Modification of sinus node function by epicardial laser irradiation in dogs.
This study tested the feasibility of neodymium:YAG laser photocoagulation of selected sinus node areas to depress sinus rate responsiveness. In 14 open-chest dogs, origin of the sinus impulse (O point) was electrically mapped from the epicardium before and during isoproterenol infusion. Epicardial laser photocoagulation was applied to the O point observed during isoproterenol infusion and stepwise to remapped new O points until a 30 +/- 5% decrease in heart rate occurred. Long-term effects were assessed by Holter monitoring and electropharmacologic testing preoperatively and up to 10 weeks or 6 months. Mean (+/- SEM) percent decreases were observed at 10 weeks in the following parameters: average 24-hour heart rate, 17.4 +/- 5.0%; maximum heart rate on Holter, 30.5 +/- 3.5%; heart rate during pharmacologic autonomic blockade, 32.7 +/- 3.5%; and maximum heart rate on isoproterenol, 23.1 +/- 4.6% (all p less than 0.01). Curves with pacemaker recovery time plotted against control cycle length remained unchanged. Holter monitoring did not show excessive bradycardic episodes even after administration of propranolol. In three control dogs (sham operation), sinus node function remained unchanged. Histologic study of the irradiated area showed replacement by inflammatory cells, fibrosis, and cartilage formation with surrounding normal cells and occasional cells resembling pacemaker-like cells at the caudal end of the sinoatrial node. This study suggests that 1) map-guided graded laser photocoagulation of sinus node regions showing earliest activation during catecholamine stimulation successfully limits maximum heart rates without causing significant bradycardia, 2) the effects are long lasting, and 3) the remaining pacemaker behaves like the sinus node. Laser modification of sinus node function could become a form of nonpharmacologic heart rate control in patients with coronary artery disease undergoing surgery and in the syndrome of inappropriate sinus tachycardia.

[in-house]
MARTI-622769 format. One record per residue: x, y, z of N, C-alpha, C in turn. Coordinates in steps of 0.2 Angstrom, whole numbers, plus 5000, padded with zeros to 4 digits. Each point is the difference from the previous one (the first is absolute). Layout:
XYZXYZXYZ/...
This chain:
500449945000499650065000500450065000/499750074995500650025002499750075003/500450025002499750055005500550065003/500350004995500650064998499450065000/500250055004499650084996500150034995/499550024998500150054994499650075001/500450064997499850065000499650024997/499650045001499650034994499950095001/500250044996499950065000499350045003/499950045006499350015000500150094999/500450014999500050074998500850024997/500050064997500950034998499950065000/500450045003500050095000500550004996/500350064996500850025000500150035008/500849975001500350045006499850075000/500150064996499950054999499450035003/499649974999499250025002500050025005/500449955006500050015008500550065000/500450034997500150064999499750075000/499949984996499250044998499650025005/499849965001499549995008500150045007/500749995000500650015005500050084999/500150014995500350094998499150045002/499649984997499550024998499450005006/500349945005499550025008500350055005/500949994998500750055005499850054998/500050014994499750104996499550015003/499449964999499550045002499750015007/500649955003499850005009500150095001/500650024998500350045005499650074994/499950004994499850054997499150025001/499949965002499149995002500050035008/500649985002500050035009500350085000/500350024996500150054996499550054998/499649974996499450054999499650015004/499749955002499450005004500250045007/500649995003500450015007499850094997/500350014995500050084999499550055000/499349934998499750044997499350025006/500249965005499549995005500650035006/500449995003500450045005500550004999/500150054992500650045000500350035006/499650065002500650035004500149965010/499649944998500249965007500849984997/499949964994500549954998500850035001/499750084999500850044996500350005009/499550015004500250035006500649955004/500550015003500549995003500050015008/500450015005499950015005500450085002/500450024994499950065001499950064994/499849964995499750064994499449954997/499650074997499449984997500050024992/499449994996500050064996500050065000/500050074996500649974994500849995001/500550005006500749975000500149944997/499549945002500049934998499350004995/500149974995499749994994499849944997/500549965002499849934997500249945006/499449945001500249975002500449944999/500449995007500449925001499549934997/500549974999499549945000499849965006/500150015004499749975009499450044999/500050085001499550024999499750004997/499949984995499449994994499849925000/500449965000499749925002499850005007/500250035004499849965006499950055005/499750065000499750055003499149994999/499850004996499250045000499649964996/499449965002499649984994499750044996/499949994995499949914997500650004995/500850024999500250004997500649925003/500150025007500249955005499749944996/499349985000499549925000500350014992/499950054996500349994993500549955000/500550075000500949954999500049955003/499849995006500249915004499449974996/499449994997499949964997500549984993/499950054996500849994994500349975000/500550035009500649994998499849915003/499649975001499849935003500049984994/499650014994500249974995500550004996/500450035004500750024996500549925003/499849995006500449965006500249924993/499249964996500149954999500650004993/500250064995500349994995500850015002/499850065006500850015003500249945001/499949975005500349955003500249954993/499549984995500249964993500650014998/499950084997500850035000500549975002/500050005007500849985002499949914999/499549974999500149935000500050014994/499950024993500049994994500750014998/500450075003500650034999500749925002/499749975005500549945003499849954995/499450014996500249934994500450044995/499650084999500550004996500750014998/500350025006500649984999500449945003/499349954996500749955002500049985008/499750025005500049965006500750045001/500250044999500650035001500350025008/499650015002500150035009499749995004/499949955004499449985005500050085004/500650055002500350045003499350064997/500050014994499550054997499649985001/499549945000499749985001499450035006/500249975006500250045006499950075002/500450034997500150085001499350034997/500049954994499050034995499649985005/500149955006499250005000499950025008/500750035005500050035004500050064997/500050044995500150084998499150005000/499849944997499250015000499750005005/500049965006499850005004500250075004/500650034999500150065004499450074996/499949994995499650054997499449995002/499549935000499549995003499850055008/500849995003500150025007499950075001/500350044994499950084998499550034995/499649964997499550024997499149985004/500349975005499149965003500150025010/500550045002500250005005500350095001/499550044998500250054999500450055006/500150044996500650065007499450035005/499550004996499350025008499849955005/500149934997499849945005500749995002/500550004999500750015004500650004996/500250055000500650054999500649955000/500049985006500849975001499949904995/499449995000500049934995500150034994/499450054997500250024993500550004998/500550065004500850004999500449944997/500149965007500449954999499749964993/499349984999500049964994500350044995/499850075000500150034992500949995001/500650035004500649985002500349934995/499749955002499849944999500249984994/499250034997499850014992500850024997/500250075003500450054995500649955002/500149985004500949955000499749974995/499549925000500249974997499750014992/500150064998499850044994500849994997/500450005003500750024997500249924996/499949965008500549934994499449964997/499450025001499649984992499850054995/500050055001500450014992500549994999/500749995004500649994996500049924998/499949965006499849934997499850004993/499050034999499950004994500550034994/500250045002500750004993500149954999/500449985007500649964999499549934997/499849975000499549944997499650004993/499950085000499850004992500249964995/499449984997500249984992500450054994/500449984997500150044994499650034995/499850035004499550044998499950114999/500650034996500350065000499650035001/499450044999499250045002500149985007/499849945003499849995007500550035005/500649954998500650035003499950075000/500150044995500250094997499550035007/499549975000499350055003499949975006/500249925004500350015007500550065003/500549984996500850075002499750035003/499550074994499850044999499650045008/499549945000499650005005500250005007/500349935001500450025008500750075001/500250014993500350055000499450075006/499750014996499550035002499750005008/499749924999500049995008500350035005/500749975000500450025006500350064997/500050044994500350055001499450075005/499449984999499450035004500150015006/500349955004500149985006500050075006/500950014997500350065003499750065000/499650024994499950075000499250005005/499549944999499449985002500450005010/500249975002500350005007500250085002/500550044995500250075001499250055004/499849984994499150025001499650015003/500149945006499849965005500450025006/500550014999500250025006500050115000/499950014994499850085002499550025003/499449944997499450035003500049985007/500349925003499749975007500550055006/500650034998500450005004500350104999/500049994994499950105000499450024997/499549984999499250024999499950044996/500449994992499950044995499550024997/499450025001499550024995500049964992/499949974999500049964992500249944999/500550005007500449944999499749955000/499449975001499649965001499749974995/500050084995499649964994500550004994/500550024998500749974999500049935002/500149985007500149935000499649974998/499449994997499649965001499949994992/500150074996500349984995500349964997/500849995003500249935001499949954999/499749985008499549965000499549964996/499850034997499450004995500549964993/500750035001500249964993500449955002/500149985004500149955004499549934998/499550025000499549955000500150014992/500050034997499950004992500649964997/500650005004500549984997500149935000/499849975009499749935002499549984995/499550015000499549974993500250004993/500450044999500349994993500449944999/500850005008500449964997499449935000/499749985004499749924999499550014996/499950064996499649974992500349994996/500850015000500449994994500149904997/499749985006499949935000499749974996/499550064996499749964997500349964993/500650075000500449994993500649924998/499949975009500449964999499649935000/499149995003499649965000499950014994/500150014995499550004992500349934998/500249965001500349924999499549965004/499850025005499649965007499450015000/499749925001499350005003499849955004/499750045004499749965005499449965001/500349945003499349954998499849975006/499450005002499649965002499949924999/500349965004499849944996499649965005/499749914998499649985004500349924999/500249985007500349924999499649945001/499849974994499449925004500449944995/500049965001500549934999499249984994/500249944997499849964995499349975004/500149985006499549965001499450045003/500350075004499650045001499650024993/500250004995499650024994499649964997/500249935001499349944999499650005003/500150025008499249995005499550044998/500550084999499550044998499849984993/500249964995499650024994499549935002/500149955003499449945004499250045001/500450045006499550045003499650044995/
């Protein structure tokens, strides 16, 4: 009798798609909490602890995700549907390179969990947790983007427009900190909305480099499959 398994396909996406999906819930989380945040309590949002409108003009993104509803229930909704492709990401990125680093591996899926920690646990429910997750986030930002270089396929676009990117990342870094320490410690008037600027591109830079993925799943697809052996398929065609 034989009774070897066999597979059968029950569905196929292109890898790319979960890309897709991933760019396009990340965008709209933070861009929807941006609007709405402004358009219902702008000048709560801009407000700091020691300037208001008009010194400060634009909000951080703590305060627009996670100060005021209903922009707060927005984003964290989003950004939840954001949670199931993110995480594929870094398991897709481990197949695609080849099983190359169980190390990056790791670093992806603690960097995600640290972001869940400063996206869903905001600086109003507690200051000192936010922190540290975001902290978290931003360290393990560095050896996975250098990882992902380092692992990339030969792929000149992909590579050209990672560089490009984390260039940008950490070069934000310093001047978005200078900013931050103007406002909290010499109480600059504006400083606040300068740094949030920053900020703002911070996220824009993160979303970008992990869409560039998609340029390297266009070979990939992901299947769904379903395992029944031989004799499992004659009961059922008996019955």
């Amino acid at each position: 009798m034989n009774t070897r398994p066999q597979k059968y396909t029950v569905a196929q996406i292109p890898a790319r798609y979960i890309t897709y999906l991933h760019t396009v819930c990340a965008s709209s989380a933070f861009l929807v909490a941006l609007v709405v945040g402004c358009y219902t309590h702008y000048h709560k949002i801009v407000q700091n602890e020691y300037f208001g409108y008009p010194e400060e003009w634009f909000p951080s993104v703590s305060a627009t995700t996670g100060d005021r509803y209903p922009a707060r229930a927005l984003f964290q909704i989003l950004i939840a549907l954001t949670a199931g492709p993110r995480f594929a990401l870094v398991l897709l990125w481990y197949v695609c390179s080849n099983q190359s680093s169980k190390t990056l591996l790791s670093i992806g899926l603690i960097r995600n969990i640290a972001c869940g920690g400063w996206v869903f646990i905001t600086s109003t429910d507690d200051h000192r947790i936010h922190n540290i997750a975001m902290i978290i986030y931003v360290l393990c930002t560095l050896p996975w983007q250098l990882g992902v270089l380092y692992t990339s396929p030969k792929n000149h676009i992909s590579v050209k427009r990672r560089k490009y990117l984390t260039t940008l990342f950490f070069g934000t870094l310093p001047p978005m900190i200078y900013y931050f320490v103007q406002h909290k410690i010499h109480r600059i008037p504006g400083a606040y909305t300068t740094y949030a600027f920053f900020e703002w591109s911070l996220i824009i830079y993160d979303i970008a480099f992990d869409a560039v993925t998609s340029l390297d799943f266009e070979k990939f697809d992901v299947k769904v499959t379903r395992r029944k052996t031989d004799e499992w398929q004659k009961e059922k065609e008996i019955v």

- Copyright © 1990 by American Heart Association